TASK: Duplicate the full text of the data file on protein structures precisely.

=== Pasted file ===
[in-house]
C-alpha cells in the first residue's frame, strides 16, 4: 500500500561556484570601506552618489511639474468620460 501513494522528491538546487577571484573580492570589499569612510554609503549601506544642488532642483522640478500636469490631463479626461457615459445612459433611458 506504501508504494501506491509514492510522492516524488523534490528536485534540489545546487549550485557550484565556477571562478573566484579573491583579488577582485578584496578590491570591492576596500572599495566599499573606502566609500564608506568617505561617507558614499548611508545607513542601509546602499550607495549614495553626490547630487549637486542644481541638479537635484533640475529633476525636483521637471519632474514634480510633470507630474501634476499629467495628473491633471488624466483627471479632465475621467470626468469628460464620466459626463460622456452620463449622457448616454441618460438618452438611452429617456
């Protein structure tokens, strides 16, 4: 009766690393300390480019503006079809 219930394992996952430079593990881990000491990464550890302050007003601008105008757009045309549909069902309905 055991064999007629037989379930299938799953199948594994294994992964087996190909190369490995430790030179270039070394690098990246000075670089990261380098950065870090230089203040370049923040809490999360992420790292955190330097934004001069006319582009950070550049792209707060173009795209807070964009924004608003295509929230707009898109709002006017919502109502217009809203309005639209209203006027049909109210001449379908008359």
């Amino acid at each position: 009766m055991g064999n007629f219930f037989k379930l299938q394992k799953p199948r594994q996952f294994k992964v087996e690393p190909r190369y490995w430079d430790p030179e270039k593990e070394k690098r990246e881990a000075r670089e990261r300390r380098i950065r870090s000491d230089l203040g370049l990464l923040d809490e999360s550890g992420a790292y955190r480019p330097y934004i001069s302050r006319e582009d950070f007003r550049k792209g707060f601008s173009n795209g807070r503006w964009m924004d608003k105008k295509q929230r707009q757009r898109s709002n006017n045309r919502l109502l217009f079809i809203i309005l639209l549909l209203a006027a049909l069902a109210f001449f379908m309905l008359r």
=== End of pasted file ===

[in-house]
C-alpha cells in the first residue's frame, strides 16, 4: 500500500561556484570601506552618489511639474468620460 501513494522528491538546487577571484573580492570589499569612510554609503549601506544642488532642483522640478500636469490631463479626461457615459445612459433611458 506504501508504494501506491509514492510522492516524488523534490528536485534540489545546487549550485557550484565556477571562478573566484579573491583579488577582485578584496578590491570591492576596500572599495566599499573606502566609500564608506568617505561617507558614499548611508545607513542601509546602499550607495549614495553626490547630487549637486542644481541638479537635484533640475529633476525636483521637471519632474514634480510633470507630474501634476499629467495628473491633471488624466483627471479632465475621467470626468469628460464620466459626463460622456452620463449622457448616454441618460438618452438611452429617456
């Protein structure tokens, strides 16, 4: 009766690393300390480019503006079809 219930394992996952430079593990881990000491990464550890302050007003601008105008757009045309549909069902309905 055991064999007629037989379930299938799953199948594994294994992964087996190909190369490995430790030179270039070394690098990246000075670089990261380098950065870090230089203040370049923040809490999360992420790292955190330097934004001069006319582009950070550049792209707060173009795209807070964009924004608003295509929230707009898109709002006017919502109502217009809203309005639209209203006027049909109210001449379908008359």
């Amino acid at each position: 009766m055991g064999n007629f219930f037989k379930l299938q394992k799953p199948r594994q996952f294994k992964v087996e690393p190909r190369y490995w430079d430790p030179e270039k593990e070394k690098r990246e881990a000075r670089e990261r300390r380098i950065r870090s000491d230089l203040g370049l990464l923040d809490e999360s550890g992420a790292y955190r480019p330097y934004i001069s302050r006319e582009d950070f007003r550049k792209g707060f601008s173009n795209g807070r503006w964009m924004d608003k105008k295509q929230r707009q757009r898109s709002n006017n045309r919502l109502l217009f079809i809203i309005l639209l549909l209203a006027a049909l069902a109210f001449f379908m309905l008359r």